ALBANY — With the addition of The Flint restaurant, the Pretoria Fields Collective Brewery, along with other new businesses and the planned move of the Albany Museum of Art, downtown Albany is enjoying a renaissance.

That being the case, now is no time to take the pedal off the gas, Dougherty County Commissioner Anthony Jones said. The county should continue working with the city of Albany to keep the momentum going, Jones said during an interview about what he would like to see local governments focus on in 2020.

“I’d like to see the county and city work together,” he said. “I’d like to see downtown development continue to move forward. I really think it’s important the city and county continue to work together to carry out the goals and ambitions of the citizens of this community.”

One way to bring that about is to encourage local entrepreneurs to locate downtown, Jones, who represents the county’s District 6, said. The art museum will bring additional visitors from out of town, and they likely will visit other attractions and businesses while in the downtown area.

“That’s a huge investment,” he said. “Once you get the museum downtown, a lot of people are going to be coming downtown. They’ll get a chance to see what’s downtown.”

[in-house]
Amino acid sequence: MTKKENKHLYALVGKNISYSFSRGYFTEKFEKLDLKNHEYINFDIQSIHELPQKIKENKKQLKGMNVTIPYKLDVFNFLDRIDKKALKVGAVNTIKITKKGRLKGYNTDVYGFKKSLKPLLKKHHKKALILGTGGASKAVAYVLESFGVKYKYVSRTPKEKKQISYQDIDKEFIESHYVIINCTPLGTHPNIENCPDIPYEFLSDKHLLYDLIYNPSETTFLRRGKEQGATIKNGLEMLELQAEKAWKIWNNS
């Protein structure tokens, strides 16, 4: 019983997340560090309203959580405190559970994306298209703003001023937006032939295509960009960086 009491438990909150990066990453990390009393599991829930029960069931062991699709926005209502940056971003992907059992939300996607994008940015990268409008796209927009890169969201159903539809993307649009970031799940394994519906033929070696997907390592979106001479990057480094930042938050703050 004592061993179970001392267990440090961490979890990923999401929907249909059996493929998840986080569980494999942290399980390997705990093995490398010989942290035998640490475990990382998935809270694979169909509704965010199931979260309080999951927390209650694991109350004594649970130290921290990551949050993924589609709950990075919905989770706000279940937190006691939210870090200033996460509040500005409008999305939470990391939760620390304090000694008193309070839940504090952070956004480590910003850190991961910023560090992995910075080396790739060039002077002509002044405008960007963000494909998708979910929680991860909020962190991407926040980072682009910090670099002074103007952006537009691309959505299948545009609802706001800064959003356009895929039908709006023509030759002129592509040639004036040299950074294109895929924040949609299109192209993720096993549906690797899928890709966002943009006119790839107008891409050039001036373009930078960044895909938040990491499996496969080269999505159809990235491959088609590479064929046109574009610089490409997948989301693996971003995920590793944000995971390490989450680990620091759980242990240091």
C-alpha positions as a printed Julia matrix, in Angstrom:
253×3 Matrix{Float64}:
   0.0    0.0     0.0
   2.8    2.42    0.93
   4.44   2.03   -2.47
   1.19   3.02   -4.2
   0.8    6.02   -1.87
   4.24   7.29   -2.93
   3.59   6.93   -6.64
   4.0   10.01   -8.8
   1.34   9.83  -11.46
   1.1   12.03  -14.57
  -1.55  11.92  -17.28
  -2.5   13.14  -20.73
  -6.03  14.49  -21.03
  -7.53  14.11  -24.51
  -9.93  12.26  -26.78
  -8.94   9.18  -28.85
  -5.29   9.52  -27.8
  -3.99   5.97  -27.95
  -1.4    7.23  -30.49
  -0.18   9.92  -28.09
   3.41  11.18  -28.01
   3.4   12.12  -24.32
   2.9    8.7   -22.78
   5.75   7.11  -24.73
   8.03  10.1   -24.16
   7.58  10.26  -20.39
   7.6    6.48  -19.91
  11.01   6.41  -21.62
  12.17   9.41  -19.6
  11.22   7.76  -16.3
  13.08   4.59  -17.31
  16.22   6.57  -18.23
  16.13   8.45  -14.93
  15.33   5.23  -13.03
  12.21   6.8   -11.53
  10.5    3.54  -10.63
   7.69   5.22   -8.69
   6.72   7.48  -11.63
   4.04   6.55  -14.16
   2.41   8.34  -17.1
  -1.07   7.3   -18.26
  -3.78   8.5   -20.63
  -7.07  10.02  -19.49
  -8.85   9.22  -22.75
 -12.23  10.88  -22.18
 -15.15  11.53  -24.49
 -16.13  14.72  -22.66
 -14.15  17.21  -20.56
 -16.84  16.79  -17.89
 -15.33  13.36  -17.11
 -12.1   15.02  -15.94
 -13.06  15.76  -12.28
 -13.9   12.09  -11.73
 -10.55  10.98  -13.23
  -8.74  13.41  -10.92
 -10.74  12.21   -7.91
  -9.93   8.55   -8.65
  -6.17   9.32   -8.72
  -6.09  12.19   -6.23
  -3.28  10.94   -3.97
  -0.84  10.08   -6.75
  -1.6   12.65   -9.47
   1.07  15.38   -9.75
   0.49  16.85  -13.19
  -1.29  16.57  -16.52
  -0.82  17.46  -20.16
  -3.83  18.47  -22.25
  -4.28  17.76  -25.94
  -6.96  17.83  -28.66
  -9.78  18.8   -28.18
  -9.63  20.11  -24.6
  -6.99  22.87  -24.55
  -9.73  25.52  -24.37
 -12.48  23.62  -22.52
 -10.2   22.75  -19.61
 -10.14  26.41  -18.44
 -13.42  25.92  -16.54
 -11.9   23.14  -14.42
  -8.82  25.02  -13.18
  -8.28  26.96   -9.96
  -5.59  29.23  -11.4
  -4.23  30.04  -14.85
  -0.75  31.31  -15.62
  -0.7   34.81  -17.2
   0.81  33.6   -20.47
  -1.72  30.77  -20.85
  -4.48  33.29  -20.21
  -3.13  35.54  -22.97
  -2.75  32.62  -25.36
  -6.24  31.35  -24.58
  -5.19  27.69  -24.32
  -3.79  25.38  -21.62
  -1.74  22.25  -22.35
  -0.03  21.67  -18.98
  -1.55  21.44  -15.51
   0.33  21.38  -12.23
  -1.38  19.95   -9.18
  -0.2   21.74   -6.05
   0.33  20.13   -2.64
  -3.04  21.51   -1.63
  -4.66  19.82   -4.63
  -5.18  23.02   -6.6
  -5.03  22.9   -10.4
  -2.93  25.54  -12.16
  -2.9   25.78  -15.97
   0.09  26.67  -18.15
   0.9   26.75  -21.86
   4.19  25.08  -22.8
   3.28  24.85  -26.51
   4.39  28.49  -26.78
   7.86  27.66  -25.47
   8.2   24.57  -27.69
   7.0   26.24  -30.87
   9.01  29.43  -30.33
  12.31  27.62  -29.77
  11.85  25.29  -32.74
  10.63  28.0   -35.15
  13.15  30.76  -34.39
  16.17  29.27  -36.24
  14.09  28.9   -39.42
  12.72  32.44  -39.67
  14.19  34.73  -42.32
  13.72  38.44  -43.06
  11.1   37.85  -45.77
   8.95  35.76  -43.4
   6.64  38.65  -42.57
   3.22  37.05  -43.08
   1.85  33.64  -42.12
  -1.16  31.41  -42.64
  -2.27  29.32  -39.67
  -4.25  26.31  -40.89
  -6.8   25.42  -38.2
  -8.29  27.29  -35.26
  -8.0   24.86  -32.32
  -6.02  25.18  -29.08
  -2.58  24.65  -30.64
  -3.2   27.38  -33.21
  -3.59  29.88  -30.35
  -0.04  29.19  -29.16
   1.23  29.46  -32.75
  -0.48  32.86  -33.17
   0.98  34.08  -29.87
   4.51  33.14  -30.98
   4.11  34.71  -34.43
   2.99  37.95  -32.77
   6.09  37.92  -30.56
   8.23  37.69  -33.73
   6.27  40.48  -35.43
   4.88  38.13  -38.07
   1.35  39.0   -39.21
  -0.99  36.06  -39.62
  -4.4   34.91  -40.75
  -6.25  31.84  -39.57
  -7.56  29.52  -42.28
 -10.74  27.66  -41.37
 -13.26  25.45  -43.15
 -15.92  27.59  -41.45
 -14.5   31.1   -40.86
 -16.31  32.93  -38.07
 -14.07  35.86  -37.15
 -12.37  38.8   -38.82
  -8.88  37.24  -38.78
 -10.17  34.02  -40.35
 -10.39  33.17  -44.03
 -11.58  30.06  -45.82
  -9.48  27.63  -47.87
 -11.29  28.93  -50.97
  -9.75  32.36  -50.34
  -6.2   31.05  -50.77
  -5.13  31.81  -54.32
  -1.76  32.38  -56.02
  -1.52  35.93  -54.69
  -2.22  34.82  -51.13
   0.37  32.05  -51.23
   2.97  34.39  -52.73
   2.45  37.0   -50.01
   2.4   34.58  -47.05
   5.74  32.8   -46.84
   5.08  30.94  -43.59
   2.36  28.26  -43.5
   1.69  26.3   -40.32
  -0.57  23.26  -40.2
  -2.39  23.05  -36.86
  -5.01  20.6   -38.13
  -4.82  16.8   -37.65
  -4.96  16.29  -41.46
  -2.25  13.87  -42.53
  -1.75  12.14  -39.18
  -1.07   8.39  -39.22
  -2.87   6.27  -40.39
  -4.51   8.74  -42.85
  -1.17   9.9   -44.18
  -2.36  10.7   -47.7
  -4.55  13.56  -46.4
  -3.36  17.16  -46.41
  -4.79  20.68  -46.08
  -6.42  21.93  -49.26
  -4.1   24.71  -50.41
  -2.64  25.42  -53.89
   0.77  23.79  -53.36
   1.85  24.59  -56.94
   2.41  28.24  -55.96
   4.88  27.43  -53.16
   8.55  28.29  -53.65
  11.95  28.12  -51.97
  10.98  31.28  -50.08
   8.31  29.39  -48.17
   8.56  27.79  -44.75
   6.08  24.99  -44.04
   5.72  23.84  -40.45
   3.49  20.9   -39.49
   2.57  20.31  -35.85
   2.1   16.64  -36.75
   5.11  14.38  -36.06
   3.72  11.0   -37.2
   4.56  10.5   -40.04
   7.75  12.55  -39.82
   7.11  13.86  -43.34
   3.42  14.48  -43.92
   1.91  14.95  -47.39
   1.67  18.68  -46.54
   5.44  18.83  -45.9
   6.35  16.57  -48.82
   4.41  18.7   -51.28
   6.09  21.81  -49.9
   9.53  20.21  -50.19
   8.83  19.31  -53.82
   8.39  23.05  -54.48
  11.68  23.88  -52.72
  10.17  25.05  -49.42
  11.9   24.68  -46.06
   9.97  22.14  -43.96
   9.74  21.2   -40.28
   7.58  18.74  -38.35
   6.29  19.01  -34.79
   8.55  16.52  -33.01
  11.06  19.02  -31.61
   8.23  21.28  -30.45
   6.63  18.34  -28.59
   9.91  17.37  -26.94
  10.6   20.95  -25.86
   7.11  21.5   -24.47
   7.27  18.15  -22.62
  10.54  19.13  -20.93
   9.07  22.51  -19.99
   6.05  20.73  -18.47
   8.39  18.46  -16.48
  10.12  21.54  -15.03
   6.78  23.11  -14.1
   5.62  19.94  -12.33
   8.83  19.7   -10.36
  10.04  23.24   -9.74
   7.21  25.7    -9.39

Another development is the Georgia-Pacific plant under construction, and Jones said local governments should work to help retain existing industries and lure new ones.

Crime was a big issue in the 2019 Albany City Commission and mayor’s races, and Jones said he sees economic development as a way to help address the issue in the long-term.

“I think if we can get some of these folks employed and working, bring them back into the community, that will help,” he said. “We need some youth development programs to start up. Like the 4-H program is going to have to step up and start teaching life skills. We have to have quality youth-development programs.”

For District 1 County Commissioner Lamar Hudgins, keeping the county on a firm financial footing is a primary goal.

Sales tax collections have recovered since the Great Recession of 2009, and Hudgins says he hopes that the tax digest will grow, which would allow commissioners to meet some goals without raising property taxes.

“I hope that our revenue stream continues to grow, which would allow us to give pay raises and do other things we need to do,” he said. Raising taxes “is off the table, as far as I’m concerned.”

Hudgins said he also would like the state to work on collecting taxes on internet sales. When an out-of-state company makes a sale without collecting taxes, it affects local establishments, he said.

“That hurts your people in the community who have (invested in) buildings and employees,” he said.

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